The bleak reality of sexism, however 1970s, or ‘cool’, demands a critique
Sexism in advertising. It sounds almost quaint. The very words have a retro ring to them, conjuring up, on the one hand, scenes of be-aproned housewives serving casseroles to hungry husbands, and on the other, posters of leggy models in platform boots and hotpants with – and this is a key image in the scenario – feminists in dungarees slapping ‘this degrades women’ stickers all over them.
For sexism isn’t just a phenomenon, it’s an idea: and has no currency as such without people who actually hold it, discuss it and apply it. Without some public airing of the critique it involves, the idea itself falls out of fashion. Of course, what then becomes passé isn’t actually sexism, which is doing just fine, but the concept of sexism, in advertising or anything else for that matter. Unlike ‘racism’ – a term which, similarly, refers to both actions and attitudes – ‘sexism’ has fallen strikingly into disuse in recent years, and is now rarely employed in public debate. Therefore our view of the situation it describes becomes locked in the moment when the term flourished; and ads themselves, as I will show, present sexism as a kind of stylistically ‘Seventies’ phenomenon, so that it becomes at once past and present, ‘innocent’ and knowing.
There has already been a certain amount of commentary on ‘ironic’ or ‘knowing’ sexism (often as if the irony or knowingness cancelled it out) but what has been little analysed is the formal method of placing the ironic or knowing quote marks around that sexism. Moreover, given that every era has its visual unconscious – there is no possibility of total ‘knowingness’ – there has also been little investigation of the ways sexism and sexual power relations are portrayed without quote marks in ads today, because, of course, the concept of sexism is no longer being used without quote marks either.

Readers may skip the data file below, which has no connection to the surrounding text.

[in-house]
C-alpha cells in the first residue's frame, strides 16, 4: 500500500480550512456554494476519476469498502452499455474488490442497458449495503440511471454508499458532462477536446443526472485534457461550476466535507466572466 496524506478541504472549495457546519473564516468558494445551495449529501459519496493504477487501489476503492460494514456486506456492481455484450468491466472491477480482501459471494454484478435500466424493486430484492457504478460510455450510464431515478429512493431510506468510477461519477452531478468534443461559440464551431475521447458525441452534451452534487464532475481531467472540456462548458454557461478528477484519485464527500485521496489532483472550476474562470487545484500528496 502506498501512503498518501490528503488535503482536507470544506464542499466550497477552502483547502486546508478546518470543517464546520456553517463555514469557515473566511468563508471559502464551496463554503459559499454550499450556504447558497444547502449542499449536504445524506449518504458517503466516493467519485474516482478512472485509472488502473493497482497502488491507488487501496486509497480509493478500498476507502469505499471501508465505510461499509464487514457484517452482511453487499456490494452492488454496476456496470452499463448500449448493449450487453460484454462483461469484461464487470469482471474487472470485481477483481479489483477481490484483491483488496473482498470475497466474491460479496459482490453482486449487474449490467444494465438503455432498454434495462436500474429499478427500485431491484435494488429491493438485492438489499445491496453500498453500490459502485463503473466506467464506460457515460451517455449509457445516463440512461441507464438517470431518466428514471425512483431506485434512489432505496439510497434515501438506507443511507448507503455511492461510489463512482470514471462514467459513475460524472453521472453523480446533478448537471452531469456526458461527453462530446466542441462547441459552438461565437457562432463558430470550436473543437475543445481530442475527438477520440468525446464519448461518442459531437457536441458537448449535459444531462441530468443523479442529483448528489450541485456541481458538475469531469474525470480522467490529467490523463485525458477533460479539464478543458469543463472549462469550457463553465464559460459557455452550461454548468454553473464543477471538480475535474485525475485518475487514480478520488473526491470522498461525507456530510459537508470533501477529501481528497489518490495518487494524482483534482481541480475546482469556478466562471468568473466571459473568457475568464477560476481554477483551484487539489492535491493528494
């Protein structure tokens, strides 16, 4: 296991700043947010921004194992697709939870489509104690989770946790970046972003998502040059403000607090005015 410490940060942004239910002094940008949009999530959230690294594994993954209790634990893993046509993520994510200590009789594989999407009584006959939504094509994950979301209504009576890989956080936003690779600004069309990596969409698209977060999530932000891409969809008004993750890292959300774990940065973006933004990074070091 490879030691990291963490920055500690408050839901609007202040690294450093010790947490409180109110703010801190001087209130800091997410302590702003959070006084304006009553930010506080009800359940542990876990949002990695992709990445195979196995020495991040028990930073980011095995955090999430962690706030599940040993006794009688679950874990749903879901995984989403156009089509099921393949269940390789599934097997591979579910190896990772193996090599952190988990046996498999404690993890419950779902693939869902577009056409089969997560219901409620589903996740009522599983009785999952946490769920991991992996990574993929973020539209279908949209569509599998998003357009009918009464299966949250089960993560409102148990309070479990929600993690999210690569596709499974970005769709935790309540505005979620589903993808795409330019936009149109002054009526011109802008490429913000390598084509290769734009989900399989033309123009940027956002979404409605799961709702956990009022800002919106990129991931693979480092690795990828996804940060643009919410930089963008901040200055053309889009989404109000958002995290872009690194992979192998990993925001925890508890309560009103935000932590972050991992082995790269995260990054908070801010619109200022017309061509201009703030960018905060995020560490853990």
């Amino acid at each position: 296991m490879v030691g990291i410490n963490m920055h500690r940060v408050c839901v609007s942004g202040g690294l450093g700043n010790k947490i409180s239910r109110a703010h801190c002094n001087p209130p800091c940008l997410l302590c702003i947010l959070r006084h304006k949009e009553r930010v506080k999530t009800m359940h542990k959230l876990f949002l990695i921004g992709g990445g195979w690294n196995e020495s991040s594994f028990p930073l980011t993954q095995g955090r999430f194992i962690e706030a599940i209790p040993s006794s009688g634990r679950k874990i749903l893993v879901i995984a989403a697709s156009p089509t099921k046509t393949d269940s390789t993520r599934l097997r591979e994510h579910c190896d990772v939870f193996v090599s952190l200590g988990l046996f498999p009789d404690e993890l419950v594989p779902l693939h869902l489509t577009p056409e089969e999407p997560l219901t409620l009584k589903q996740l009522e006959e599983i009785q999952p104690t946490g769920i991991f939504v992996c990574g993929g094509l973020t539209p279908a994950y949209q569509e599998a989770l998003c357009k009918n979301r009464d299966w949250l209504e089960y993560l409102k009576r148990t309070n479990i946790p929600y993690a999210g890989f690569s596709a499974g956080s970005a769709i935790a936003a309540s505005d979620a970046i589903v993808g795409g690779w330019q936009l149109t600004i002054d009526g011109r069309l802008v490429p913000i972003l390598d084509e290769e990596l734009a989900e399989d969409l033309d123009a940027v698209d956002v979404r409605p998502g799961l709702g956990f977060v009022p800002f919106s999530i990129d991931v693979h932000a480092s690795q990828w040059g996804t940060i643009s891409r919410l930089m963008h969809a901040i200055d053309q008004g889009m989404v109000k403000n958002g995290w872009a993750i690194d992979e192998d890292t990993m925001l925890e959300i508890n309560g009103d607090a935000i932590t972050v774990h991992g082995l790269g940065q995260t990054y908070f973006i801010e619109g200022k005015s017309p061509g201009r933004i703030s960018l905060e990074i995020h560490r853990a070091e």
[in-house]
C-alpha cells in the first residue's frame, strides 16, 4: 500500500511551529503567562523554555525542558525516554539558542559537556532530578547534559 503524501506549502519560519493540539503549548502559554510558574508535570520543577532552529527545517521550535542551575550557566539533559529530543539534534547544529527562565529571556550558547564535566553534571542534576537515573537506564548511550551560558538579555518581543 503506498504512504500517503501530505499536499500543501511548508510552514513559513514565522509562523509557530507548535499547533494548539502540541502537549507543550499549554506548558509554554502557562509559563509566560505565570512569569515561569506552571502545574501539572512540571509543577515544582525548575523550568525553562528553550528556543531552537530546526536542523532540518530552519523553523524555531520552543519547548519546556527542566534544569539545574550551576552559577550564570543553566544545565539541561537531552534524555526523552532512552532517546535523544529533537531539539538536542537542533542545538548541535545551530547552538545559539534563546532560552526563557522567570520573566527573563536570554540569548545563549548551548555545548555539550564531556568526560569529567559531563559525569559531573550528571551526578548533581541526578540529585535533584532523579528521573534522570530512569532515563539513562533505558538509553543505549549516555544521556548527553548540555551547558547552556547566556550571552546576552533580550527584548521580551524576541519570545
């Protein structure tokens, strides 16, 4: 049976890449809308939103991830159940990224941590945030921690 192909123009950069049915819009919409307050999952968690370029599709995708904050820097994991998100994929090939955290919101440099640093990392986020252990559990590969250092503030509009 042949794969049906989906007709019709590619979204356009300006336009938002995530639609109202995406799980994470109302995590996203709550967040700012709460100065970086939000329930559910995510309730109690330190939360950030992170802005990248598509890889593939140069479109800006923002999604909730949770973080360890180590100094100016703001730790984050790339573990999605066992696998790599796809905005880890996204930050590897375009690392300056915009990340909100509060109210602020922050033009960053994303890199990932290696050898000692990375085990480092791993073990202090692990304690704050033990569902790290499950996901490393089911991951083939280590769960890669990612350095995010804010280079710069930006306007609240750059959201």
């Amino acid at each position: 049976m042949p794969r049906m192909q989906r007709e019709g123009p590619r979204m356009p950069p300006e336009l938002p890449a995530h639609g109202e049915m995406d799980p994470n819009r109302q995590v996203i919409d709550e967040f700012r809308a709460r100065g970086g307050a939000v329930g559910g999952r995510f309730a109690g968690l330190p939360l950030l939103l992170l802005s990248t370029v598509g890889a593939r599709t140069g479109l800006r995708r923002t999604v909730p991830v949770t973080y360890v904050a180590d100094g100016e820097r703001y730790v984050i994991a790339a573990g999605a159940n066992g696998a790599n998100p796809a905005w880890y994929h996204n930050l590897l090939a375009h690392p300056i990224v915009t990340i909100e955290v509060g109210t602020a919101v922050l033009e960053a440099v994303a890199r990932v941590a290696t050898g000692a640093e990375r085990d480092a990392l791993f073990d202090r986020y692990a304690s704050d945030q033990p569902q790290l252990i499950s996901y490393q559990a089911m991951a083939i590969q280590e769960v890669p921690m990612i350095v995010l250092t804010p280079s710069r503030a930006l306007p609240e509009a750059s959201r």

There is not space here to analyse all the reasons why this is so, but just as the use of the term racism implies that the phenomenon it refers to is wrong, so the term sexism involves both a description and an implicit critique. And as the critique has subsided, the description itself seems to have vanished from view, despite the facts – to take just three – that women’s income lags far behind men’s, that domestic violence against women is frighteningly common, and that women still perform the bulk of domestic labour. In other words, sexism in society has not disappeared, but it seems to have disappeared from social consciousness: certainly you would never know from advertising images that those facts held true. In today’s ad world, women outperform male colleagues in the boardroom while husbands with skewed ties struggle over baby formula, and anxious young men worry about their spots before dates. The idealised imagery of advertising has, over a couple of decades, airbrushed away the grinding day-to-day sexism women still encounter in reality.
To complain about this would merely be to berate advertising for being itself; what has changed since the 1970s is not the process of idealisation but the content of the ideal. Where once this was portrayed, for women, as being loveable, now it is portrayed as being successful. In 1978 I analysed an ad for Birds Eye peas which went, ‘Birds Eye peas will do almost anything to get your husband’s attention’. Clearly they were identiﬁed with the wife trying to do just that, but it is impossible to imagine such an ad running today – the woman would seem too domestically subservient. Yet the 1970s was itself a period of great social change, with a high proportion of women working outside the home: the portrayal of the full-time wife and mother was already nostalgic, and the dominant retro imagery of the time was a sort of 1930s graphic style which conjured up a prewar social order (see, for example, the classic Hovis ads). Kellogg’s ‘Every Body likes a Taste of the Country’ (1977) illustrates this phenomenon: the wholesome scene of woman as provider, her hand reaching for the cereal while husband and son wave from the path, is as nostalgic socially as the pictorial style is graphically. The lines of the trees, the Rupert Bear painting-by-numbers light and shade, even the facial expressions, are a reference to an earlier period. It is the graphic style that ﬁxes the social wish, preserving it while reactivating it – a process I will return to in investigating retro-imagery in ads today.
Looking at 1970s ads it is possible to divide their sexism into broadly two categories: social and sexual. Obviously these overlap in practice – just as the personal is political, so the sexual is social – but in tracing the genealogy of sexism in advertising it is useful to make a distinction, because develop-ments over subsequent decades have been asymmetrical between the two strands. What I would call social images (workplace, domestic, etc) have changed enormously in content, and are self-consciously contemporary…
Judith Williamson, writer, London
First published in Eye no. 48 vol. 12 2003
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